While 7th graders are expected to develop a career plan, students often enter middle and high school without knowing all their options or having an understanding of what skills they need to learn at the middle or high school level to pursue those careers. Often, students’ choices of elective subjects don’t align with their career choices. In turn, employers aren’t seeing entry job candidates with the skills needed to perform those jobs. The United Way’s Ignite Program aims to address a lack of information available to students about local career choices and seeks to create a way for students to develop a career plan as a living document. The plan will travel with students from middle school to high school and help them make informed decisions about which courses to take and which skills to hone prior to entering the job market. Ignite’s internship program is also creating a talent pipeline to prepare high school students for the local workforce through paid summer internships with local employers. Schools make connections with local businesses as a way to inform curriculum and offer fresh talent to United Way’s employer partners. Similar to Ignite’s Career Expo, CareerQuest, also a hands-on, career exploration event for 7th graders, showcases employers across a wide range of industries such as agriculture, manufacturing, healthcare and automotive, allowing students to see first-hand what opportunities are available to them in their own backyard. Nearly 5,000 7th grade students from Roanoke, Lynchburg, and the New River Valley attended the event where they moved through four major zones, specific to industry, and were encouraged to engage with local businesses. Students tracked their interests in a “passport”, and when they returned to school, teachers and counselors were better equipped to develop a career plan based on individual student interests.
Destination for Talent Internship Programs
Destination for Talent is a newly developed project to grow the number of internships in the local area available to students during the school year. The program provides local employers early access to students while offering handson work experience to students who may not have been financially positioned to relocate for an internship. Destination for Talent has seen enthusiasm from over 20 employers across manufacturing, IT, food and beverage manufacturing, healthcare, and life sciences industries. As an added value, college and university faculty partnered with employers to bring hands-on experiences inside the classroom, creating valuable brand recognition.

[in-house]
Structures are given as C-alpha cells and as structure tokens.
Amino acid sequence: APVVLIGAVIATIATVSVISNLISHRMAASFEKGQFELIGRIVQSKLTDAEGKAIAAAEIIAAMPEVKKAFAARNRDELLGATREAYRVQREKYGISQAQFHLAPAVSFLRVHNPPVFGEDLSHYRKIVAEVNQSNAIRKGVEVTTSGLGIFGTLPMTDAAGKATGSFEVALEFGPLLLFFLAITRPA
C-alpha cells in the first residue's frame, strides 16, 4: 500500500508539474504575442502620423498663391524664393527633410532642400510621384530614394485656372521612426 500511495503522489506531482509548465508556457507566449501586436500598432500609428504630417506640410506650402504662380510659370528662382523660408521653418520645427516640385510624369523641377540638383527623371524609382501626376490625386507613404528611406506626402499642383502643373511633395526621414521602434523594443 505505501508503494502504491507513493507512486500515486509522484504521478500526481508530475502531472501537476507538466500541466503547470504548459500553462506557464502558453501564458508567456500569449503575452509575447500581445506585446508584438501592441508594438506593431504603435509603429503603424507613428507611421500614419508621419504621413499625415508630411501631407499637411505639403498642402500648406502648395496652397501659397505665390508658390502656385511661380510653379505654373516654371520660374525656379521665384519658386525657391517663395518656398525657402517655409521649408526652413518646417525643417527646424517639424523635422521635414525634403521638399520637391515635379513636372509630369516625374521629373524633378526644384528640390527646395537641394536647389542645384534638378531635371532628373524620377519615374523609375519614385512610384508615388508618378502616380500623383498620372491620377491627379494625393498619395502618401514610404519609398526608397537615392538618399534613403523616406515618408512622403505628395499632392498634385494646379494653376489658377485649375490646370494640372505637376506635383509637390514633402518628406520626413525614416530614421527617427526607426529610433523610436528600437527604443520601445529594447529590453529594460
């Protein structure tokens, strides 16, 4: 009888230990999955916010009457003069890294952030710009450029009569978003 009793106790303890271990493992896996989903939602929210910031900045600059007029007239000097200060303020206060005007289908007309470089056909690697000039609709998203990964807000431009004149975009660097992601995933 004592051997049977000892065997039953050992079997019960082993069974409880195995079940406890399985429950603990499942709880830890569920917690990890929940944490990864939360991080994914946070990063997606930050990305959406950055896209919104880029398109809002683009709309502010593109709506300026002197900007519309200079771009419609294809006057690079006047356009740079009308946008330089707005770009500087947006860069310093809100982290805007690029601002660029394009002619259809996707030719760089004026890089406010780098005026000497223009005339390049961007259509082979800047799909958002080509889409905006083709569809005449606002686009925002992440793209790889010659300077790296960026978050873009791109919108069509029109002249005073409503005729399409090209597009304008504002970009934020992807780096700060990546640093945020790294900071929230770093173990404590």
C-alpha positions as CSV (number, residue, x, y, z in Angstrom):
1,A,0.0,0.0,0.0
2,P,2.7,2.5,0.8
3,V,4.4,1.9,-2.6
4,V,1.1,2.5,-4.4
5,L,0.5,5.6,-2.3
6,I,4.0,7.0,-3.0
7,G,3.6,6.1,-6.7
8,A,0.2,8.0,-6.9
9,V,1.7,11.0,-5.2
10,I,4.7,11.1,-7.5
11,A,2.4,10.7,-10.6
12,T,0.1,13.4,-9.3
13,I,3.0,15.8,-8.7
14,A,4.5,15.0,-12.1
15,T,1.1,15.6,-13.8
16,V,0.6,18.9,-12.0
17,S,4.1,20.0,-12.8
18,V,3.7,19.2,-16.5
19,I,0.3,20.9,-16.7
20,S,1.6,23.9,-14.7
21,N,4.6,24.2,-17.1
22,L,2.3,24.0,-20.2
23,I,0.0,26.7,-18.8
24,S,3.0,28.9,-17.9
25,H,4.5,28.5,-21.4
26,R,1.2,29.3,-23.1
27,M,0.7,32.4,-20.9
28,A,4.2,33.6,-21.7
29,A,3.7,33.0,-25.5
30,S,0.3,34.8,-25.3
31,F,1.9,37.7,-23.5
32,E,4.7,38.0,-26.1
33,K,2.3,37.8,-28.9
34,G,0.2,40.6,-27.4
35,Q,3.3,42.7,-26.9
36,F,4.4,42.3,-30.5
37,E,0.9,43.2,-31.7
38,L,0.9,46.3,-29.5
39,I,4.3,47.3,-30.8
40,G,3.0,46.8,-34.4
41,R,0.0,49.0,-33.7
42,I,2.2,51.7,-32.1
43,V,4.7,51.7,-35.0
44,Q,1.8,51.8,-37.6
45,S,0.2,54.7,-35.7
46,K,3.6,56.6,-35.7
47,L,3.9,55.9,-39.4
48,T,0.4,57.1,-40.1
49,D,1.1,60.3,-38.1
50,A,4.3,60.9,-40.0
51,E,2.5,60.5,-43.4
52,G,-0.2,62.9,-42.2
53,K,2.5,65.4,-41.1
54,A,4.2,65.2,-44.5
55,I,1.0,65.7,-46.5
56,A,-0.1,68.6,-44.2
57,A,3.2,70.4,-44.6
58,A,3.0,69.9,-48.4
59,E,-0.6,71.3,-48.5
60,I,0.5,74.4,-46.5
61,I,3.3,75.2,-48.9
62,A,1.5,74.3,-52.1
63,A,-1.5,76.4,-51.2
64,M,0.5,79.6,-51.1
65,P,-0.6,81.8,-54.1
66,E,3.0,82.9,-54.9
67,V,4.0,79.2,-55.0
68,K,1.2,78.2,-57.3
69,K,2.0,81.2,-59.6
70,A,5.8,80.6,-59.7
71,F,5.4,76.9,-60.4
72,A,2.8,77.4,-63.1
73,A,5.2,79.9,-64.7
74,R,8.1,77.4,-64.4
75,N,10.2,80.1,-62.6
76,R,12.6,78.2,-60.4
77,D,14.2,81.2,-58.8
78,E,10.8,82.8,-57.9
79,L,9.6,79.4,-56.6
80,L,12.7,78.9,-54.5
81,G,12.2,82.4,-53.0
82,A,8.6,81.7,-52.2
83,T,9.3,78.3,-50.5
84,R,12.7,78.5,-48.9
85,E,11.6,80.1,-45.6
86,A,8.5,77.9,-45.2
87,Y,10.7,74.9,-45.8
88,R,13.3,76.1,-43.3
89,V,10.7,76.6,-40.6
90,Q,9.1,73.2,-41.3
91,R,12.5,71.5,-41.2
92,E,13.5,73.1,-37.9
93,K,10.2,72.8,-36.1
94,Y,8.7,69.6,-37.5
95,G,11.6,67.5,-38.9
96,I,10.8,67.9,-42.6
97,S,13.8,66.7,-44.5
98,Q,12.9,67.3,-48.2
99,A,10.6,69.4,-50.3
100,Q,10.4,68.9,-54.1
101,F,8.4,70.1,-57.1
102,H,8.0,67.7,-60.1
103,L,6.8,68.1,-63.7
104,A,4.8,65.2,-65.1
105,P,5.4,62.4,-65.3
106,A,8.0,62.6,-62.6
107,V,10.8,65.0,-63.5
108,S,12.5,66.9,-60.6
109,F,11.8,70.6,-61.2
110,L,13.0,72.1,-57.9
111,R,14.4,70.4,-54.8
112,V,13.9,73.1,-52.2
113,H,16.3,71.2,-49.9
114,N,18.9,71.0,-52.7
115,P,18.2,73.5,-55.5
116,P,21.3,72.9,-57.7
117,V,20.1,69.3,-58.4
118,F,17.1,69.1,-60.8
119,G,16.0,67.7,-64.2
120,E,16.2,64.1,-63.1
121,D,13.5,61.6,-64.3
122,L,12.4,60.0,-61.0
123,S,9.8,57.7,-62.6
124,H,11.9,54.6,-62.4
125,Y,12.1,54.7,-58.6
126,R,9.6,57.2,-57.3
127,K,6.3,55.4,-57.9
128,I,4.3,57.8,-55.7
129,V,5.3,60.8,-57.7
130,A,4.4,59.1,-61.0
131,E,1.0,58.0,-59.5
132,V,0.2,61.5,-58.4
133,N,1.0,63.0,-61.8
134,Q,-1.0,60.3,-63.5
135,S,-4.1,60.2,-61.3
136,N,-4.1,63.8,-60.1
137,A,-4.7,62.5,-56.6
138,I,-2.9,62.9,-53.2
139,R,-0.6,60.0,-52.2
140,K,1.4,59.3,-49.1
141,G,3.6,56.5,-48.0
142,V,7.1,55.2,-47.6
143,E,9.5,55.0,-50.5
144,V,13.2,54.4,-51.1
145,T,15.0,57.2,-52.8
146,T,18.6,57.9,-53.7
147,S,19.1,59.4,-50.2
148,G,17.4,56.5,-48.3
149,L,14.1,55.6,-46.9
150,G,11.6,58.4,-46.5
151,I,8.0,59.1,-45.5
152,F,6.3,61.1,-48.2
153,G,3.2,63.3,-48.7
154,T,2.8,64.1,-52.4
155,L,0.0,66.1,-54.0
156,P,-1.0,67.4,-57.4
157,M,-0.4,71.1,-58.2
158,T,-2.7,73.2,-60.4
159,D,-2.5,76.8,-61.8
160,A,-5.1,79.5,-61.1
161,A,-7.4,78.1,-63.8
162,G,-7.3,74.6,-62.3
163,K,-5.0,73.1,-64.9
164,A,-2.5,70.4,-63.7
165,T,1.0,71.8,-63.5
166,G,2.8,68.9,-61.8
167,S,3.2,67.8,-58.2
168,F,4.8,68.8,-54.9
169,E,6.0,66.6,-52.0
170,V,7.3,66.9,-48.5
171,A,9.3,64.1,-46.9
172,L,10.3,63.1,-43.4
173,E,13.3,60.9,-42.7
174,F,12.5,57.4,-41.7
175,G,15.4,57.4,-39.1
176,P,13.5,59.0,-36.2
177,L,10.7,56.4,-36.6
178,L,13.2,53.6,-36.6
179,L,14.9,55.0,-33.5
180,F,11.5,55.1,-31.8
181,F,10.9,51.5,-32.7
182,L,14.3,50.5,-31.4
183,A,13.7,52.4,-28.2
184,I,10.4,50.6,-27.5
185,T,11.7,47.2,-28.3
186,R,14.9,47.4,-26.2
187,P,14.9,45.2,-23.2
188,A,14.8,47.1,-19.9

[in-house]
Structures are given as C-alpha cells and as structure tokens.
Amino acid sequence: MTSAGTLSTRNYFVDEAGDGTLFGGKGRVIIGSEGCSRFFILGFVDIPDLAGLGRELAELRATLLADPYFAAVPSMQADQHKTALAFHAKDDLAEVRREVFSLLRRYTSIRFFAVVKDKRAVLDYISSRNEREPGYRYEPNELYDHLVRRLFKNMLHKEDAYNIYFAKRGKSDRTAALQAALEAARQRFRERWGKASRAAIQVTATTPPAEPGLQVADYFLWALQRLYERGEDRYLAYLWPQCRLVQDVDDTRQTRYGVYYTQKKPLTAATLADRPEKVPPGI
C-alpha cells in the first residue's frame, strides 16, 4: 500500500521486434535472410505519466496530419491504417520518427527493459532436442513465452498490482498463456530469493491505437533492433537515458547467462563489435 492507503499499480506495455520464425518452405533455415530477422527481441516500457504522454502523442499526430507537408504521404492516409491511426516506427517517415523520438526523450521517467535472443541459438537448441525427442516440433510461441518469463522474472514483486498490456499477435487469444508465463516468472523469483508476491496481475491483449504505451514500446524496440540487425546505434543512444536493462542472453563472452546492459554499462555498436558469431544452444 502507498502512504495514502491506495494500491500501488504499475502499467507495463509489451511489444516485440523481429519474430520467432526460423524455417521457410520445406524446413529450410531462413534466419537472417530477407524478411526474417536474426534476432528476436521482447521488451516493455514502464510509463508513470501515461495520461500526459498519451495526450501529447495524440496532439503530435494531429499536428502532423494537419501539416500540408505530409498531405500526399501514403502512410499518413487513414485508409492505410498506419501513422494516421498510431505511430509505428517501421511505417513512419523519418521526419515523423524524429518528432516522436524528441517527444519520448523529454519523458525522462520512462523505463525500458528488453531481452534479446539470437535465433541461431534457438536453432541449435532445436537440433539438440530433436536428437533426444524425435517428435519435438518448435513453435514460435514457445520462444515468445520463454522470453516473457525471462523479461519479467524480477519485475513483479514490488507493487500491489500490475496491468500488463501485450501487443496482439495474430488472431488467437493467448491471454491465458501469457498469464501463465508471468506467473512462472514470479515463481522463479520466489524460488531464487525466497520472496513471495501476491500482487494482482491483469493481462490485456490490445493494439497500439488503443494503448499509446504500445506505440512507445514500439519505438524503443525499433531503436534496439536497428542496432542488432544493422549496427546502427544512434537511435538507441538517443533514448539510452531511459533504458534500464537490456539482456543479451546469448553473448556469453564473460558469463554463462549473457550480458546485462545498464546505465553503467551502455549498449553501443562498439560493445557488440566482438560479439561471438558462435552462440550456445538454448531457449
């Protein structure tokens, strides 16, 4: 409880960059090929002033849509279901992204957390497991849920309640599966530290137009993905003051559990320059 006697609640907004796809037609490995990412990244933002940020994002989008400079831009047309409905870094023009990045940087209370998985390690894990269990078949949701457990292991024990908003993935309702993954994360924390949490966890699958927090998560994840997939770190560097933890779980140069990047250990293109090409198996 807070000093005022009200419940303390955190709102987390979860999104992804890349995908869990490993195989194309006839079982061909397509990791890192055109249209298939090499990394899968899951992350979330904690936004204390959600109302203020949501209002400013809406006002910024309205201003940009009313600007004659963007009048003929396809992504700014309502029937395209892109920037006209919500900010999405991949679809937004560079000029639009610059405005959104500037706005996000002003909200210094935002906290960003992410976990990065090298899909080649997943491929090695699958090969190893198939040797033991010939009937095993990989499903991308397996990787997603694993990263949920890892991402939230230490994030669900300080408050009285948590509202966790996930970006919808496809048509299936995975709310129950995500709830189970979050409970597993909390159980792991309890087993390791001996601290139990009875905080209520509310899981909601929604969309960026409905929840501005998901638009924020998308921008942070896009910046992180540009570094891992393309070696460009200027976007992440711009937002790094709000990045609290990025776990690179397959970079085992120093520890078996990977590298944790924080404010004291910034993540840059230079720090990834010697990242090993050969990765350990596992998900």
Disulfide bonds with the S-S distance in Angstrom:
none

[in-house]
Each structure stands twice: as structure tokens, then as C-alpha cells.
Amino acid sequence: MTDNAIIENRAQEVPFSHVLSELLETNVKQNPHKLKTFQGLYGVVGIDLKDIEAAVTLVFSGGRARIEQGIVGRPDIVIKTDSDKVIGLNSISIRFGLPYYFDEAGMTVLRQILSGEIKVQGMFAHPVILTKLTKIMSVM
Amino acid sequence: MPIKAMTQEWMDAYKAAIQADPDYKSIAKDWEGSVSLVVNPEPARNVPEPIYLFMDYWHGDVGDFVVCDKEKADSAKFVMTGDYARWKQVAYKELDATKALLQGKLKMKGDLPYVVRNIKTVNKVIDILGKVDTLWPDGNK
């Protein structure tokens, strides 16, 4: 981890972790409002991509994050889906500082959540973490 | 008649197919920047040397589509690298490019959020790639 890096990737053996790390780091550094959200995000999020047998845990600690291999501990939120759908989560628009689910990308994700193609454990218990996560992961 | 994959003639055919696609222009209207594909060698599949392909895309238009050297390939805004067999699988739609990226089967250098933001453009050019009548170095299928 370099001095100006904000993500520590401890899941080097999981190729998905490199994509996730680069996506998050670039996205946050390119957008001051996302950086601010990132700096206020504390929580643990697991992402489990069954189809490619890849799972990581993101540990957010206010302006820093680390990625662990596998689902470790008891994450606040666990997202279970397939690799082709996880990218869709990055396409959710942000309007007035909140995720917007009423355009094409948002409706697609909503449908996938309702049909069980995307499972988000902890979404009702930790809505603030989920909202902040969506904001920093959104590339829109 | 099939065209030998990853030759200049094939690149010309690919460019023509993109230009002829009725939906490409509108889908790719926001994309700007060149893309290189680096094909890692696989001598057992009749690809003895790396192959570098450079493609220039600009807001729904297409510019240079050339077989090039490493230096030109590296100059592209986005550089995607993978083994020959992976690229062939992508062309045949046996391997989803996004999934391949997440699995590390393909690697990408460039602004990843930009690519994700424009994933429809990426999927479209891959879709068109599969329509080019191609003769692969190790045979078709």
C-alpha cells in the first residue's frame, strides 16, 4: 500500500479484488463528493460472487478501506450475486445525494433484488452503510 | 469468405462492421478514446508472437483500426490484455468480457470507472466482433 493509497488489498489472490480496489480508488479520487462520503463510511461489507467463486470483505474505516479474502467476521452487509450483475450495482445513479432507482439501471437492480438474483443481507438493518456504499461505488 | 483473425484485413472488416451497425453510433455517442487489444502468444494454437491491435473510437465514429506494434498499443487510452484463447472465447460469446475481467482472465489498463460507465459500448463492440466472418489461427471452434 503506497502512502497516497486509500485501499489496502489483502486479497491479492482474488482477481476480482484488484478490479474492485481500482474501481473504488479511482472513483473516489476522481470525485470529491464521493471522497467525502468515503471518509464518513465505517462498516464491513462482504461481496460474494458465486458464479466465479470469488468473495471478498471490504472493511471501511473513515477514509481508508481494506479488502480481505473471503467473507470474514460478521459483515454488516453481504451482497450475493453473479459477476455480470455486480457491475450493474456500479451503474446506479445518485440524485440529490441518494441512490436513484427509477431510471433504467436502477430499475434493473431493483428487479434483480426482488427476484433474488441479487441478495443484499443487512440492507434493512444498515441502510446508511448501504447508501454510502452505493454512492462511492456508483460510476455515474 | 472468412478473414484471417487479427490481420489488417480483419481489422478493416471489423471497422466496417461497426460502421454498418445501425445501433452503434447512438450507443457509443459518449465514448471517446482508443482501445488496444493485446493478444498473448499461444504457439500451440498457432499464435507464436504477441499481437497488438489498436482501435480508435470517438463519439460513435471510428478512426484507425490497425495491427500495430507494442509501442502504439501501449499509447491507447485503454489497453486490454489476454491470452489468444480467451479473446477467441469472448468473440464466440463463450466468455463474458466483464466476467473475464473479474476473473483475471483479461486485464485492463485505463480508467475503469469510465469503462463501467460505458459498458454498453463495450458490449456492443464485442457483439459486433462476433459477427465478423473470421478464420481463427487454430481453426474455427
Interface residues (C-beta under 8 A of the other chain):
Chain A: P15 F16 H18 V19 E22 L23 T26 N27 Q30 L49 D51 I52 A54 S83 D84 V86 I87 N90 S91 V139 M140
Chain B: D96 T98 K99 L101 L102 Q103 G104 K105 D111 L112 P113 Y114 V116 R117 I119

Employed Worker Training
Volvo’s 1.6-million-square-foot New River Valley assembly plant, located on nearly 300 acres in Dublin, Virginia, is the largest Volvo truck manufacturing facility in the world. Volvo had plans to offer Lean Six Sigma Green Belt training to a handful of its employees. With GO Virginia’s help, Volvo was able to train twice that number, a total of 16 employees. The successful partnership with Volvo and New River Community College, as well as the overall impact of the training, resulted in efficiency, saving time and money, and attracting new customers; it allowed Volvo to remain competitive in the market. Moreover, a more skilled workforce means opportunities for higher wage jobs and leadership roles for these workers. Similarly, GO Virginia funds also support startup businesses with worker training. Affordable Energy Concepts, a solar energy company in Amherst, sent three of its employees to earn an industry specific certification. GO Virginia funds matched from Workforce Development covered 90% of the cost of that training.
With GO Virginia’s support of projects like Ignite, CareerQuest, Destination for Talent, and funded worker training, workforce and economic development organizations have been able to take actionable steps toward creating talent pipelines in the region. Engaging a variety of age groups from middle and high school to college students and working adults, GO Virginia-funded projects have raised awareness of the career opportunities available to help retain new graduates and attract and train industrial skilled workers. GO Virginia projects have facilitated valuable collaboration between local businesses, local government, and higher education with continuing results in local gains in economic and workforce development.